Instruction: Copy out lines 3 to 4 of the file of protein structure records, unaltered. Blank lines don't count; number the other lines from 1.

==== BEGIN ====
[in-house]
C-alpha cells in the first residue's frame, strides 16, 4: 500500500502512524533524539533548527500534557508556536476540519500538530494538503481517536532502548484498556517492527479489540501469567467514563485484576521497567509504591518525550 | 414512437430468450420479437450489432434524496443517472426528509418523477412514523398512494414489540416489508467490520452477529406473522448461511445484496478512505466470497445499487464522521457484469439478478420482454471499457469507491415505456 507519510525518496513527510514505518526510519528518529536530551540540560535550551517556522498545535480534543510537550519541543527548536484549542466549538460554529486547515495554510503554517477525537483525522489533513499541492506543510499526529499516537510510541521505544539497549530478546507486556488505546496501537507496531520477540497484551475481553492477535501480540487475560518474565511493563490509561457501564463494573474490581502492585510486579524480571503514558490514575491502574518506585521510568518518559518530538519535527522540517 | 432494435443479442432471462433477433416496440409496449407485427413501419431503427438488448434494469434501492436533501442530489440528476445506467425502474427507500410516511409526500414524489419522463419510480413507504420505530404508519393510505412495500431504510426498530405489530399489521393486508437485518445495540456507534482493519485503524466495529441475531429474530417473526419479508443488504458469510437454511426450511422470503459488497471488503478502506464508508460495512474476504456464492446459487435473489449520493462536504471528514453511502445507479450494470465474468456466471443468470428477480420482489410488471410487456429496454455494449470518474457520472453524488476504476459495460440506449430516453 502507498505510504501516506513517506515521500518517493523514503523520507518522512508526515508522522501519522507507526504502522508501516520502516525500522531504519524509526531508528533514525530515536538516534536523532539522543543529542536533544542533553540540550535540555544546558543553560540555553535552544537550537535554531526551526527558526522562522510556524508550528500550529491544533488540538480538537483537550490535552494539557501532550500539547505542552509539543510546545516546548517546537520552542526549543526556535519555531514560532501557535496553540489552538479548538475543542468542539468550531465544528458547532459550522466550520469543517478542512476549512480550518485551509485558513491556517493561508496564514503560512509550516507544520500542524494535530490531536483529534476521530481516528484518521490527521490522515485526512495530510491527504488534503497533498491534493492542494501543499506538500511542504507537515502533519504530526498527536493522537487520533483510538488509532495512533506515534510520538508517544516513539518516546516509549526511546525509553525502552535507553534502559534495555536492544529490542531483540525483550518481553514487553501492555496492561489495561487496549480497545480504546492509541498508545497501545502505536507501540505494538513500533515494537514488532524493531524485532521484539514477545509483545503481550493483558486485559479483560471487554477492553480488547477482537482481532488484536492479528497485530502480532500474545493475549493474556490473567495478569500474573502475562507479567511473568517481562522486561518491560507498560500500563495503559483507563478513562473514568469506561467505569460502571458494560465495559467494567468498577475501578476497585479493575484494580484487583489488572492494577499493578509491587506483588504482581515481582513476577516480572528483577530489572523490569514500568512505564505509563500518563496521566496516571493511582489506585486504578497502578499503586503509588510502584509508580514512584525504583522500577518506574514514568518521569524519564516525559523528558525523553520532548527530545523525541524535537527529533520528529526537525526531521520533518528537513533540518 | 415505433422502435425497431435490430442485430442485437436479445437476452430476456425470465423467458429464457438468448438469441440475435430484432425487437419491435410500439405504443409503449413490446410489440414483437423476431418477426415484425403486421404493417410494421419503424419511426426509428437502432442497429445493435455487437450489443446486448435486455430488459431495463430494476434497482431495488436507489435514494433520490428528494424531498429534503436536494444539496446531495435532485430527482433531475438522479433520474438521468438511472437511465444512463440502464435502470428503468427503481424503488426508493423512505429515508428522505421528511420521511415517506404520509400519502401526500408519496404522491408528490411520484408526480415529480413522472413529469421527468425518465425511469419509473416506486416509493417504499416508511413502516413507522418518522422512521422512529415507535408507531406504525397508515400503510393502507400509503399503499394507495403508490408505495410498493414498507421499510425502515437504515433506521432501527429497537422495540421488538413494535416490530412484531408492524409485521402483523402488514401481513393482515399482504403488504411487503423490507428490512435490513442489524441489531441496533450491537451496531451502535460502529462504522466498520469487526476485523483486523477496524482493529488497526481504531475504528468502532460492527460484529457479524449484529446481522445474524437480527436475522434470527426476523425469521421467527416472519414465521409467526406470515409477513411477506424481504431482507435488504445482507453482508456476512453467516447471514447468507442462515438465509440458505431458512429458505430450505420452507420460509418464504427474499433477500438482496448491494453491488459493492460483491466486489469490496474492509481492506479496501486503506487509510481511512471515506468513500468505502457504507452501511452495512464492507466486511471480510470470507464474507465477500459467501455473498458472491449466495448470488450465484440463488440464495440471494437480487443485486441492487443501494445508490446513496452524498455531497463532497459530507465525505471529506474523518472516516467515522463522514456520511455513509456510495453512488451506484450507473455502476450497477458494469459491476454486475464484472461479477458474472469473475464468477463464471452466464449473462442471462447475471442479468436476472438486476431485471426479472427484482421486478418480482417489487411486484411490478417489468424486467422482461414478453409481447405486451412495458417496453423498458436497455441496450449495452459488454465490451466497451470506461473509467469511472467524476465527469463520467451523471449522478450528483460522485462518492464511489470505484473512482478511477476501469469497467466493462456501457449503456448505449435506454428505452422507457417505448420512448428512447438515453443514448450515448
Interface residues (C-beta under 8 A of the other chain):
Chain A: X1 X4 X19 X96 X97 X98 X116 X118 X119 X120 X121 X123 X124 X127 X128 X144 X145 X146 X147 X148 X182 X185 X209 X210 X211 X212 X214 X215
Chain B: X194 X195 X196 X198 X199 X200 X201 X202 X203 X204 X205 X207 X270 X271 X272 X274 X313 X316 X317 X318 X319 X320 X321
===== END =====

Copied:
Interface residues (C-beta under 8 A of the other chain):
Chain A: X1 X4 X19 X96 X97 X98 X116 X118 X119 X120 X121 X123 X124 X127 X128 X144 X145 X146 X147 X148 X182 X185 X209 X210 X211 X212 X214 X215